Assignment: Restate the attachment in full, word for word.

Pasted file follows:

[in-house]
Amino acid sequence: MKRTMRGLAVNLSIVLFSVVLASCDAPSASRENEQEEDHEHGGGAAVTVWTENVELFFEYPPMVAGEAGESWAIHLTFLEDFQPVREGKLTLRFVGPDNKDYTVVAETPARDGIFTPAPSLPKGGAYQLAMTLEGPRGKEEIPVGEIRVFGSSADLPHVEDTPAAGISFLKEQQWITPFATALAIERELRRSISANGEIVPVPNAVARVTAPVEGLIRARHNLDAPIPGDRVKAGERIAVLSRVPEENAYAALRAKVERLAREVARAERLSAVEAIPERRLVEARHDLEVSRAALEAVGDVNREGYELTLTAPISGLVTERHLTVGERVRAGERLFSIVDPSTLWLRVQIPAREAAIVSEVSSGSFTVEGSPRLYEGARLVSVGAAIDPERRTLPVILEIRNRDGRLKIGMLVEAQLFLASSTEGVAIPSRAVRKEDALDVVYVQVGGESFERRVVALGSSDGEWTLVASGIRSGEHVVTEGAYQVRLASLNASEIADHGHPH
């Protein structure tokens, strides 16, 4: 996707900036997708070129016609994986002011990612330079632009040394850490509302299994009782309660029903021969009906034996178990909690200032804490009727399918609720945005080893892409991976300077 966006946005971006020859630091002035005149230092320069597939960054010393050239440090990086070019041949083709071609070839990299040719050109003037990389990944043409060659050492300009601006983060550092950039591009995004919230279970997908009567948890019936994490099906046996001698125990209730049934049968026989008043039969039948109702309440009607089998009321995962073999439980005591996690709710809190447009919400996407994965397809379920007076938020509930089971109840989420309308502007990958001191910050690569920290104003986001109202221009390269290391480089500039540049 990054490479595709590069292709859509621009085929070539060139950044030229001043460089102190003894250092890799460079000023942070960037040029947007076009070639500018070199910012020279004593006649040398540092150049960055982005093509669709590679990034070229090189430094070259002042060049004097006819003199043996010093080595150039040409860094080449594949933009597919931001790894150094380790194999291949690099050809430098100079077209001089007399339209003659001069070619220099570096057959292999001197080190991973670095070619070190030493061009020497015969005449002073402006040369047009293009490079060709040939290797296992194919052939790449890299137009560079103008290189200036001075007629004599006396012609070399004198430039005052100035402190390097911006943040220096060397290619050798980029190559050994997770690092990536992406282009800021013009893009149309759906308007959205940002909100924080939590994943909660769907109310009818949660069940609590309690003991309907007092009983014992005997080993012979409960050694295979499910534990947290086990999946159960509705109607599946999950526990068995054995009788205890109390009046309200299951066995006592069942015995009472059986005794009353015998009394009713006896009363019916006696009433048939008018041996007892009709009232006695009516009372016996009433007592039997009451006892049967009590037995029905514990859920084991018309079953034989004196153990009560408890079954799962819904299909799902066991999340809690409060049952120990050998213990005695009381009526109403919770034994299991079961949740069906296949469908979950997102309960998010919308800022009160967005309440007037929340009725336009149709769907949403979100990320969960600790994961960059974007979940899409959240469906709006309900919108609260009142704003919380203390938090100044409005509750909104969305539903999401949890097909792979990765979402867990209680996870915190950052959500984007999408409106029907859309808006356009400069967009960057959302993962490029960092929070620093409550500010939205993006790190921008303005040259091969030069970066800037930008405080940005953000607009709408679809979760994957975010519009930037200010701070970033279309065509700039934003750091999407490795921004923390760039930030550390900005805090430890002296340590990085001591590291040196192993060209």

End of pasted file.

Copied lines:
[in-house]
Amino acid sequence: MKRTMRGLAVNLSIVLFSVVLASCDAPSASRENEQEEDHEHGGGAAVTVWTENVELFFEYPPMVAGEAGESWAIHLTFLEDFQPVREGKLTLRFVGPDNKDYTVVAETPARDGIFTPAPSLPKGGAYQLAMTLEGPRGKEEIPVGEIRVFGSSADLPHVEDTPAAGISFLKEQQWITPFATALAIERELRRSISANGEIVPVPNAVARVTAPVEGLIRARHNLDAPIPGDRVKAGERIAVLSRVPEENAYAALRAKVERLAREVARAERLSAVEAIPERRLVEARHDLEVSRAALEAVGDVNREGYELTLTAPISGLVTERHLTVGERVRAGERLFSIVDPSTLWLRVQIPAREAAIVSEVSSGSFTVEGSPRLYEGARLVSVGAAIDPERRTLPVILEIRNRDGRLKIGMLVEAQLFLASSTEGVAIPSRAVRKEDALDVVYVQVGGESFERRVVALGSSDGEWTLVASGIRSGEHVVTEGAYQVRLASLNASEIADHGHPH
């Protein structure tokens, strides 16, 4: 996707900036997708070129016609994986002011990612330079632009040394850490509302299994009782309660029903021969009906034996178990909690200032804490009727399918609720945005080893892409991976300077 966006946005971006020859630091002035005149230092320069597939960054010393050239440090990086070019041949083709071609070839990299040719050109003037990389990944043409060659050492300009601006983060550092950039591009995004919230279970997908009567948890019936994490099906046996001698125990209730049934049968026989008043039969039948109702309440009607089998009321995962073999439980005591996690709710809190447009919400996407994965397809379920007076938020509930089971109840989420309308502007990958001191910050690569920290104003986001109202221009390269290391480089500039540049 990054490479595709590069292709859509621009085929070539060139950044030229001043460089102190003894250092890799460079000023942070960037040029947007076009070639500018070199910012020279004593006649040398540092150049960055982005093509669709590679990034070229090189430094070259002042060049004097006819003199043996010093080595150039040409860094080449594949933009597919931001790894150094380790194999291949690099050809430098100079077209001089007399339209003659001069070619220099570096057959292999001197080190991973670095070619070190030493061009020497015969005449002073402006040369047009293009490079060709040939290797296992194919052939790449890299137009560079103008290189200036001075007629004599006396012609070399004198430039005052100035402190390097911006943040220096060397290619050798980029190559050994997770690092990536992406282009800021013009893009149309759906308007959205940002909100924080939590994943909660769907109310009818949660069940609590309690003991309907007092009983014992005997080993012979409960050694295979499910534990947290086990999946159960509705109607599946999950526990068995054995009788205890109390009046309200299951066995006592069942015995009472059986005794009353015998009394009713006896009363019916006696009433048939008018041996007892009709009232006695009516009372016996009433007592039997009451006892049967009590037995029905514990859920084991018309079953034989004196153990009560408890079954799962819904299909799902066991999340809690409060049952120990050998213990005695009381009526109403919770034994299991079961949740069906296949469908979950997102309960998010919308800022009160967005309440007037929340009725336009149709769907949403979100990320969960600790994961960059974007979940899409959240469906709006309900919108609260009142704003919380203390938090100044409005509750909104969305539903999401949890097909792979990765979402867990209680996870915190950052959500984007999408409106029907859309808006356009400069967009960057959302993962490029960092929070620093409550500010939205993006790190921008303005040259091969030069970066800037930008405080940005953000607009709408679809979760994957975010519009930037200010701070970033279309065509700039934003750091999407490795921004923390760039930030550390900005805090430890002296340590990085001591590291040196192993060209």